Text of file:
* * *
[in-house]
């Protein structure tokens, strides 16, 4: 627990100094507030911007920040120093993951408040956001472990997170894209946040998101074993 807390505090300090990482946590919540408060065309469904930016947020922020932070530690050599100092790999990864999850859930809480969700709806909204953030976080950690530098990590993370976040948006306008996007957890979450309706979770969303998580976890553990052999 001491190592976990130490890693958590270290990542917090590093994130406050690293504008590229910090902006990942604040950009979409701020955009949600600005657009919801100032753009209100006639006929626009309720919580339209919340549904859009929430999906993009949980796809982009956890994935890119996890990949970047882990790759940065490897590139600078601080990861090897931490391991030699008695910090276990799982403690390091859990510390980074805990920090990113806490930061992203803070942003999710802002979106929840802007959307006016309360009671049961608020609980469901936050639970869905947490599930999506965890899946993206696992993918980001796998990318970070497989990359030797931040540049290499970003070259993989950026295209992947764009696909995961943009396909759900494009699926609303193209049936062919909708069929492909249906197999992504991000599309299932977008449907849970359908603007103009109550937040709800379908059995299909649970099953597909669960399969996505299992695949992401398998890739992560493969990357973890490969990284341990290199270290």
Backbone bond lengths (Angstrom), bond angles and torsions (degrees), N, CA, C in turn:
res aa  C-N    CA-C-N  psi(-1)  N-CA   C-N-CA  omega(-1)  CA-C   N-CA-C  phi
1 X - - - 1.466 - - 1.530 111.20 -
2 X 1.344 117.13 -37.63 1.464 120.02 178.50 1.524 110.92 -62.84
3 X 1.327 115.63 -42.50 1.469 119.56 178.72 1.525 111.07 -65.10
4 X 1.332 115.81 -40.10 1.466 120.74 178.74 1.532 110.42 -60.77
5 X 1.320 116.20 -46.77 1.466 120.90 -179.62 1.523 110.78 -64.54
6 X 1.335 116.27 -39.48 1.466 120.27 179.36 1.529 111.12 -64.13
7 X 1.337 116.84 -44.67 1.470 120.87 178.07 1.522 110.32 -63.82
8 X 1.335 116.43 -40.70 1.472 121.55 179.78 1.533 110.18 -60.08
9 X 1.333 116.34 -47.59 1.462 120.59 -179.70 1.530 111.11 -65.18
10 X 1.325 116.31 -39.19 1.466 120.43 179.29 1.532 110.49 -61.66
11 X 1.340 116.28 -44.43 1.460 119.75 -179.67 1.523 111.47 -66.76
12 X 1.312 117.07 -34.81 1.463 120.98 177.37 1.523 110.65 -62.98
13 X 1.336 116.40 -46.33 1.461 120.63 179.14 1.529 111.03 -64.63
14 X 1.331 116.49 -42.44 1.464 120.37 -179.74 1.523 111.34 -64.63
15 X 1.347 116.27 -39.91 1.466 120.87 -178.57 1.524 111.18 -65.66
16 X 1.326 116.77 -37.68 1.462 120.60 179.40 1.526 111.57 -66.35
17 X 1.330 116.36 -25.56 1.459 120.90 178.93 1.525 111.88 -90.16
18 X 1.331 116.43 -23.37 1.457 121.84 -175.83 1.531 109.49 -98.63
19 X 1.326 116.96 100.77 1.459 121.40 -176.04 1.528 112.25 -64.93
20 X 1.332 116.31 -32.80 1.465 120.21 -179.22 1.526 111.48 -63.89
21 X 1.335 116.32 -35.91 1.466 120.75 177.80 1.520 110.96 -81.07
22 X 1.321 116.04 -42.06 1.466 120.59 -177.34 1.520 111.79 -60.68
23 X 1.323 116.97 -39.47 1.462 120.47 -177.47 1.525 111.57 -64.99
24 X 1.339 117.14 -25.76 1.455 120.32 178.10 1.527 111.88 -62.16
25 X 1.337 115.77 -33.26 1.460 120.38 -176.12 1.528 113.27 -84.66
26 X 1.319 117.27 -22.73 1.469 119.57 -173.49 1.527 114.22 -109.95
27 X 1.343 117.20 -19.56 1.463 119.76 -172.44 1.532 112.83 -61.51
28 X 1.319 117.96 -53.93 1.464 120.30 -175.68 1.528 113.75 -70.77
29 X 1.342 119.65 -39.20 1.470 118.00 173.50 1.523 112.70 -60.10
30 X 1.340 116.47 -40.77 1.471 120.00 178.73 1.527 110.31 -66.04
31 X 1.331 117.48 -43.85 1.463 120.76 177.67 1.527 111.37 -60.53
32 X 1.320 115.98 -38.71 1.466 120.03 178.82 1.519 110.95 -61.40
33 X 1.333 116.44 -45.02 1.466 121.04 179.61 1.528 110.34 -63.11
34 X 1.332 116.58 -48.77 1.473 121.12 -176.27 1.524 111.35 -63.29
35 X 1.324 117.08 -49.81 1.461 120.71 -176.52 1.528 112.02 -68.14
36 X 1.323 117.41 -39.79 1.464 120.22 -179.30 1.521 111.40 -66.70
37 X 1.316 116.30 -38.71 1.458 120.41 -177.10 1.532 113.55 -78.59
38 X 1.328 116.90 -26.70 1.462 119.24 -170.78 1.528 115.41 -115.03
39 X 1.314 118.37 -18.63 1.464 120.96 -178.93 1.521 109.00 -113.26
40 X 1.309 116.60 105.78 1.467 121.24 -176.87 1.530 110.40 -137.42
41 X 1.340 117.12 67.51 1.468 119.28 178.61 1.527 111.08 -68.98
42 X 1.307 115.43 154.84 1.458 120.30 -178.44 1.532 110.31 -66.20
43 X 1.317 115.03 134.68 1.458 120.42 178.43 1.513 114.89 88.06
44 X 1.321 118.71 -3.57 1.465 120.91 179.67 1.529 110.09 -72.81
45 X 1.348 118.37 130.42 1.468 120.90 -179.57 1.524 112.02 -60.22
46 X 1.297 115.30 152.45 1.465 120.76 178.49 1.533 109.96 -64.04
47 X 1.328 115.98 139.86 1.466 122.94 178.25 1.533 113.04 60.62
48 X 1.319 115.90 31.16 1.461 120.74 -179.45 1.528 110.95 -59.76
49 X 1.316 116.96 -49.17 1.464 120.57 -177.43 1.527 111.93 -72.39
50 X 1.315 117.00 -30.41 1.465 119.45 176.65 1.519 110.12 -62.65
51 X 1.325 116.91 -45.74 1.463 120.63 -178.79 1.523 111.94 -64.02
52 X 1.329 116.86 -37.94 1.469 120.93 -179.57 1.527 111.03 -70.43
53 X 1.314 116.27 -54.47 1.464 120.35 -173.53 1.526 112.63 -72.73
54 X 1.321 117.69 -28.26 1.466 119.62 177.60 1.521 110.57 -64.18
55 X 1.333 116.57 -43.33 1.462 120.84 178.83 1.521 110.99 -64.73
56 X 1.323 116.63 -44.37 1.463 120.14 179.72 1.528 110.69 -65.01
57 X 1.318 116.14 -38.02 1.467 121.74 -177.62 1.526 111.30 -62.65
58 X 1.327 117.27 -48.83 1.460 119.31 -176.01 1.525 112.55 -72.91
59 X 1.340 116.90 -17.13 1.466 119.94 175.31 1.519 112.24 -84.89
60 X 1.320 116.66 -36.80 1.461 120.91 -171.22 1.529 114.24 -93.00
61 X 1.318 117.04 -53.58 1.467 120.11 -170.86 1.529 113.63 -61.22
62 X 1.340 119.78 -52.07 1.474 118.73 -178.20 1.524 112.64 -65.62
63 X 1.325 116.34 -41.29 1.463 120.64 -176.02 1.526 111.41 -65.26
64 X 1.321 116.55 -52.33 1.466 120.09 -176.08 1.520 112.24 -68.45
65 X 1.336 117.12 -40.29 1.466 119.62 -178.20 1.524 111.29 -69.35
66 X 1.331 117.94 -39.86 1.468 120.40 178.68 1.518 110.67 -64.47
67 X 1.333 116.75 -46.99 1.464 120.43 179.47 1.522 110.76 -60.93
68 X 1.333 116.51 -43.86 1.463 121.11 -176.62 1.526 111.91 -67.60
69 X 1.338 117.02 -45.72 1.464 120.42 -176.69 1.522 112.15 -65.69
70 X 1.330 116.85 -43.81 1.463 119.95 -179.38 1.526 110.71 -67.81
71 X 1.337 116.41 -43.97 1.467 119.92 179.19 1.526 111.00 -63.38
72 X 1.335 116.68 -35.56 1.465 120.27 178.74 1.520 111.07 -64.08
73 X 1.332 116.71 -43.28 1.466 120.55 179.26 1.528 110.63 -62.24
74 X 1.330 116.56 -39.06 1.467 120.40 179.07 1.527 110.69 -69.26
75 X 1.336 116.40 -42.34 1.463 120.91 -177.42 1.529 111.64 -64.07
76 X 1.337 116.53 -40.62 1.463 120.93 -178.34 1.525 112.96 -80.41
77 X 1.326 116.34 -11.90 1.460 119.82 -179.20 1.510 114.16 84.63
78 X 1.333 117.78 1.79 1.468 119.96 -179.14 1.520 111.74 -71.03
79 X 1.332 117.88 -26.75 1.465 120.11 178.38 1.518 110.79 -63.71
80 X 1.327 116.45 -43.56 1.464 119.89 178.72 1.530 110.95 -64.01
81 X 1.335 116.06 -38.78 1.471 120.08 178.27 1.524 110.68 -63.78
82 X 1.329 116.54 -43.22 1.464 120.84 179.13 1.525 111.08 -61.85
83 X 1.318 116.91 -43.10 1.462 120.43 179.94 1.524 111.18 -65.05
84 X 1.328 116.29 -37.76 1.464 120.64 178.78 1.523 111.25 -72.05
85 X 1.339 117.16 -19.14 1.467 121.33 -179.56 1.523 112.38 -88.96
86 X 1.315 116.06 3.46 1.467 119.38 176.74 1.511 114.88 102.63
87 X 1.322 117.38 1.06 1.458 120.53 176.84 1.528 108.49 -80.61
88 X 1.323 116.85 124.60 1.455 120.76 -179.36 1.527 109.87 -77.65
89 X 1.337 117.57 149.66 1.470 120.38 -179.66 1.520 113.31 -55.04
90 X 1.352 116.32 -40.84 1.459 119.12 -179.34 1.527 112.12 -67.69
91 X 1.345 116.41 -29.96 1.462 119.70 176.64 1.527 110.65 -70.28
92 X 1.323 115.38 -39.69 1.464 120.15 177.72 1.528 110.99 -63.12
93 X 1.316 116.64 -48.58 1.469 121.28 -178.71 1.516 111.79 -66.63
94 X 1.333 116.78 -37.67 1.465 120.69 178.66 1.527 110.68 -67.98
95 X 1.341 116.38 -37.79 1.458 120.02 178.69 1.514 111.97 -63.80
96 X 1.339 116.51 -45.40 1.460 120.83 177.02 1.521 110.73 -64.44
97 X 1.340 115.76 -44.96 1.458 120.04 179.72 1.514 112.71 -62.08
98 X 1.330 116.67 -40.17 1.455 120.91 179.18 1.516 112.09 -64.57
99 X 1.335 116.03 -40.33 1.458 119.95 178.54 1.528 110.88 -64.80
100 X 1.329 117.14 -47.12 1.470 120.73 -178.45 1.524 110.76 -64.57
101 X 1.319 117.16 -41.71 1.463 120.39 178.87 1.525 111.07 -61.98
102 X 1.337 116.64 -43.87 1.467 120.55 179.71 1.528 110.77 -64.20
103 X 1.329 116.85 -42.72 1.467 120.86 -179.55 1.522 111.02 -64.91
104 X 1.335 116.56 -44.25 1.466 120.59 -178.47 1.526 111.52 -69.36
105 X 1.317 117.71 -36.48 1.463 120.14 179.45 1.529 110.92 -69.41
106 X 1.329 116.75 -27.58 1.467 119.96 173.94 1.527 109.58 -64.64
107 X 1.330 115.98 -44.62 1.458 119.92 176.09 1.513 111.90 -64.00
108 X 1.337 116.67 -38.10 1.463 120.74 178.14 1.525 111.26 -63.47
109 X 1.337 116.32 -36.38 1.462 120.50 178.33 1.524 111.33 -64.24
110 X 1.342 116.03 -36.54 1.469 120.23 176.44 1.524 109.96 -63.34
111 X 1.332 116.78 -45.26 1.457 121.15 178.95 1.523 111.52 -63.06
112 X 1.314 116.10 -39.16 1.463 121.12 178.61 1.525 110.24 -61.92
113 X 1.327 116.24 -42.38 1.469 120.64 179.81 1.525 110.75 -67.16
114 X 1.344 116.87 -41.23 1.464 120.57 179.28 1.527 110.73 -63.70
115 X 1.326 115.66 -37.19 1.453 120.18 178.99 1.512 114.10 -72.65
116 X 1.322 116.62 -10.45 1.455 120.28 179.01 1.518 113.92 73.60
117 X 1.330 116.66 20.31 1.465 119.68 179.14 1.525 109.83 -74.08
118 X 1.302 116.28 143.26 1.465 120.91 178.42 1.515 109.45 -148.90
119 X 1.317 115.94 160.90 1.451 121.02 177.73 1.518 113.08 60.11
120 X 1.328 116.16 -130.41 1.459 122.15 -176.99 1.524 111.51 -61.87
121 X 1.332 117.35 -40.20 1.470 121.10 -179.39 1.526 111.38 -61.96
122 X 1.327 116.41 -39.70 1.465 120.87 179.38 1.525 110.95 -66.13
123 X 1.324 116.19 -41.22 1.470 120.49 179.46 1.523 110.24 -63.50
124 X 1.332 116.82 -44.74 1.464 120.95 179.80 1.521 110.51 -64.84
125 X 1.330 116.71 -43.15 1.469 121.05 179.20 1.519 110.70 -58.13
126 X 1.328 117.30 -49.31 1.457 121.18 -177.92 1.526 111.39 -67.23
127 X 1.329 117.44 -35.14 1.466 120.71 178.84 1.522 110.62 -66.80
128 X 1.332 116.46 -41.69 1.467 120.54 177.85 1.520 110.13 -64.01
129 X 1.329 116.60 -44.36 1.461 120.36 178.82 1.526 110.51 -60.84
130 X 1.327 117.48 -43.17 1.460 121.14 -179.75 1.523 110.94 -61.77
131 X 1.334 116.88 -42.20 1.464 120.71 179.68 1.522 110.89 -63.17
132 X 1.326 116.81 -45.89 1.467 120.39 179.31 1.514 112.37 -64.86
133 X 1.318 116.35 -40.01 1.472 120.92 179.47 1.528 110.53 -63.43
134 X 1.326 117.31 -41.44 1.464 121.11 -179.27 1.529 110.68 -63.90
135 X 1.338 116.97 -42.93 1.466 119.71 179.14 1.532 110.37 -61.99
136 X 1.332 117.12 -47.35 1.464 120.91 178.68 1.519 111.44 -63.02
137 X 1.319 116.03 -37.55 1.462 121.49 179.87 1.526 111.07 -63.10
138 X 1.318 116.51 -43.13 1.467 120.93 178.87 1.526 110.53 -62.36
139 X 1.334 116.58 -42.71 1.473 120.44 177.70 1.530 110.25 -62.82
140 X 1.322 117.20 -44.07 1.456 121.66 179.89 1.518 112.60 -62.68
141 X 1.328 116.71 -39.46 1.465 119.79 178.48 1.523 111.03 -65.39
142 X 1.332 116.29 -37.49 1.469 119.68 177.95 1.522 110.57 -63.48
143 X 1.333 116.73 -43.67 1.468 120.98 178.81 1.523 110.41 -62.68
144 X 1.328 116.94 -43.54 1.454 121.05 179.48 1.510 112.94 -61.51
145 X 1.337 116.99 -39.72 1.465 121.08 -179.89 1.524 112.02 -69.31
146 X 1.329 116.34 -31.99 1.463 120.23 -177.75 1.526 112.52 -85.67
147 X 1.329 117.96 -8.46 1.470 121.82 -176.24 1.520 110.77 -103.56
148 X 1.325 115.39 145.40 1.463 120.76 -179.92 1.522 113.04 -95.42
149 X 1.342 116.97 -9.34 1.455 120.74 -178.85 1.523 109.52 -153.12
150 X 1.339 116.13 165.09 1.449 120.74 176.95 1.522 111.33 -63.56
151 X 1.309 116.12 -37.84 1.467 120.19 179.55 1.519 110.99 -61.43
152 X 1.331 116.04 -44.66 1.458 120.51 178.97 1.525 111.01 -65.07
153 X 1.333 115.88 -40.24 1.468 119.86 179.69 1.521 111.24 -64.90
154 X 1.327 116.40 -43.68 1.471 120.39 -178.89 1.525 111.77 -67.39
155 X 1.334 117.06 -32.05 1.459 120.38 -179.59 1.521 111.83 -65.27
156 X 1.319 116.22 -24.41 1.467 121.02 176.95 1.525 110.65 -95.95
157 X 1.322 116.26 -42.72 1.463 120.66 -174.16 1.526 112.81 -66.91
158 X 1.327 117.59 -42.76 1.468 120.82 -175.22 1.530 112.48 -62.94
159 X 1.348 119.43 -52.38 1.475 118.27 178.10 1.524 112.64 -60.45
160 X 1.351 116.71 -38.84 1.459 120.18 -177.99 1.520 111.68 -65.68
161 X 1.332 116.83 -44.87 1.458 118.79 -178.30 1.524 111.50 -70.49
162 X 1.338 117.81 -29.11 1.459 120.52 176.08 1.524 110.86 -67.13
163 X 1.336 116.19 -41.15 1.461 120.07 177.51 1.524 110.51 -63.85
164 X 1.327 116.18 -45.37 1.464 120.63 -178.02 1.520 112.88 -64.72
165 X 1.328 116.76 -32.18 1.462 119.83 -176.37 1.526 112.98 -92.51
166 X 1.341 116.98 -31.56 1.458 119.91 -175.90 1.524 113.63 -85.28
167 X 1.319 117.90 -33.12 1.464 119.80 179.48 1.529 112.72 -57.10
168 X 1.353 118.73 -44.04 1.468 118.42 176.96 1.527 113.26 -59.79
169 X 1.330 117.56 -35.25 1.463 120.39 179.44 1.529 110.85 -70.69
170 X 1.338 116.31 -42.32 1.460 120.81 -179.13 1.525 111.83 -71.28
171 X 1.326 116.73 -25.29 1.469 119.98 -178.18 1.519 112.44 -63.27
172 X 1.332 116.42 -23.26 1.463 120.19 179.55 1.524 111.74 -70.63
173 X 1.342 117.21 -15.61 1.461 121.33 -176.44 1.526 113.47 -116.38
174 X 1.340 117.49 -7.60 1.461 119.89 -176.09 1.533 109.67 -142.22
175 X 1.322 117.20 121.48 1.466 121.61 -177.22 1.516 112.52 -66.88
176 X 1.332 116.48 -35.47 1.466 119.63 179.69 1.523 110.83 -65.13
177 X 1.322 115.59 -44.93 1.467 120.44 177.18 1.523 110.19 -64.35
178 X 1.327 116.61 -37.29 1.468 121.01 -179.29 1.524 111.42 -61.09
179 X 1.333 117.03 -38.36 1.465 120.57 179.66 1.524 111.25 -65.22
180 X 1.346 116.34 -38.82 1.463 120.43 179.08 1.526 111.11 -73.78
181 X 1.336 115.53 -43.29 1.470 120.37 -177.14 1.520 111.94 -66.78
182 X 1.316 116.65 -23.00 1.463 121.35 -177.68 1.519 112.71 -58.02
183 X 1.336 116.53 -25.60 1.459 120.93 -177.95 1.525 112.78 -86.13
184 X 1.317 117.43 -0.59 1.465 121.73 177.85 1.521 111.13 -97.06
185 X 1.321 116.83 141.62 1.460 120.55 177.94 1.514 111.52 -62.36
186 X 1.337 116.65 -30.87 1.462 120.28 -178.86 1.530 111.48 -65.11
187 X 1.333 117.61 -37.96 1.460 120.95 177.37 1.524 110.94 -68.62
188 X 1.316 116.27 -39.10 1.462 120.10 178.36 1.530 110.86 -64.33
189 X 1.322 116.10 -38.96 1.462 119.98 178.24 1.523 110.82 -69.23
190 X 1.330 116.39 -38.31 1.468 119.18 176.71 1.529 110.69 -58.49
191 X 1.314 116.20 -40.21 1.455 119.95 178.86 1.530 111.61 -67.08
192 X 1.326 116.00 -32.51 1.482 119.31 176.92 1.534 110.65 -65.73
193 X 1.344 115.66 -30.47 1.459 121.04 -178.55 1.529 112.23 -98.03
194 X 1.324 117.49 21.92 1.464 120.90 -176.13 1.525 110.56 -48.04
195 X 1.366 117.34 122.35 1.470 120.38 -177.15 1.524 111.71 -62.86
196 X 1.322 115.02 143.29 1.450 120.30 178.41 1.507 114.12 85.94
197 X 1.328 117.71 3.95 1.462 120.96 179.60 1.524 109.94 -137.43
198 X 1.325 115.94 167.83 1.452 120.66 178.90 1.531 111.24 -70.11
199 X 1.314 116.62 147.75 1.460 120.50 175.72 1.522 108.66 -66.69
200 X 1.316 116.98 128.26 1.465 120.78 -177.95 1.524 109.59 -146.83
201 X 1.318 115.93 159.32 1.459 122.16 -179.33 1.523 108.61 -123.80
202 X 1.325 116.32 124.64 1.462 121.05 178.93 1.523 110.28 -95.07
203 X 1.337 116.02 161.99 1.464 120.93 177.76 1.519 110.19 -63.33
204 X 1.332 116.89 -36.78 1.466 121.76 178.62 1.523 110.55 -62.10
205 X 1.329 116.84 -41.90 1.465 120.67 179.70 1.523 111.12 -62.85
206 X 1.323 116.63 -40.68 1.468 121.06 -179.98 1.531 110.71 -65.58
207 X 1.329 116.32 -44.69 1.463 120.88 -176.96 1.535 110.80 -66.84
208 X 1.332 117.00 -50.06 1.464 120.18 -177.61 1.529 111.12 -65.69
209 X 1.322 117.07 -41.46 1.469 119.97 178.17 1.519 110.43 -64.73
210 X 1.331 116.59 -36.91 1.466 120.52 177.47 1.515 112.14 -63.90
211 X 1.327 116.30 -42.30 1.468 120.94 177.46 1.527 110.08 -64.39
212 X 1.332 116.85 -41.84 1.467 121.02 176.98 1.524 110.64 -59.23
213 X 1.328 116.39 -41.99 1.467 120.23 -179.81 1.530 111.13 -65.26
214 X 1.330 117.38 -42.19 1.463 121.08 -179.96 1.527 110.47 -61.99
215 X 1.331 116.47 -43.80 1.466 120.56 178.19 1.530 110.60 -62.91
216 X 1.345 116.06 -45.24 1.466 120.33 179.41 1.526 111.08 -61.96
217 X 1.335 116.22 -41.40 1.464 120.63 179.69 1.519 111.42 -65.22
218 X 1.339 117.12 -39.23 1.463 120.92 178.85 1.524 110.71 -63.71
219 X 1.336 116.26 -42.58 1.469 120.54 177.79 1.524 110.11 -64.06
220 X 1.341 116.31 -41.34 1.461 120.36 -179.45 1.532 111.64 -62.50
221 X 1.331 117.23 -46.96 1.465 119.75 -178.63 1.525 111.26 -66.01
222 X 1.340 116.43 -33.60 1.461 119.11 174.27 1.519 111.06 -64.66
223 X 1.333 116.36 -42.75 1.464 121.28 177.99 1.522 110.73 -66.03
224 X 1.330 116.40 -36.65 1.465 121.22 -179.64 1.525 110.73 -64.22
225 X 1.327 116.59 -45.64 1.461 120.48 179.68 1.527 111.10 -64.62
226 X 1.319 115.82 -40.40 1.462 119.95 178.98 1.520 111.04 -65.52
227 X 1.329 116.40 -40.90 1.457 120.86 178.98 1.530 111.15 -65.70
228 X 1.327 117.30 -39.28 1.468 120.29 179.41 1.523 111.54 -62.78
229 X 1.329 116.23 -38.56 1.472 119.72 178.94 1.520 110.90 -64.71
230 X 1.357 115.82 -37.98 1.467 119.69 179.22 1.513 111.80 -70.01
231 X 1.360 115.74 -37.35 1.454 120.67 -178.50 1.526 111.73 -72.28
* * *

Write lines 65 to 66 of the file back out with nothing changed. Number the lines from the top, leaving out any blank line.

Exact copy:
61 X 1.318 117.04 -53.58 1.467 120.11 -170.86 1.529 113.63 -61.22
62 X 1.340 119.78 -52.07 1.474 118.73 -178.20 1.524 112.64 -65.62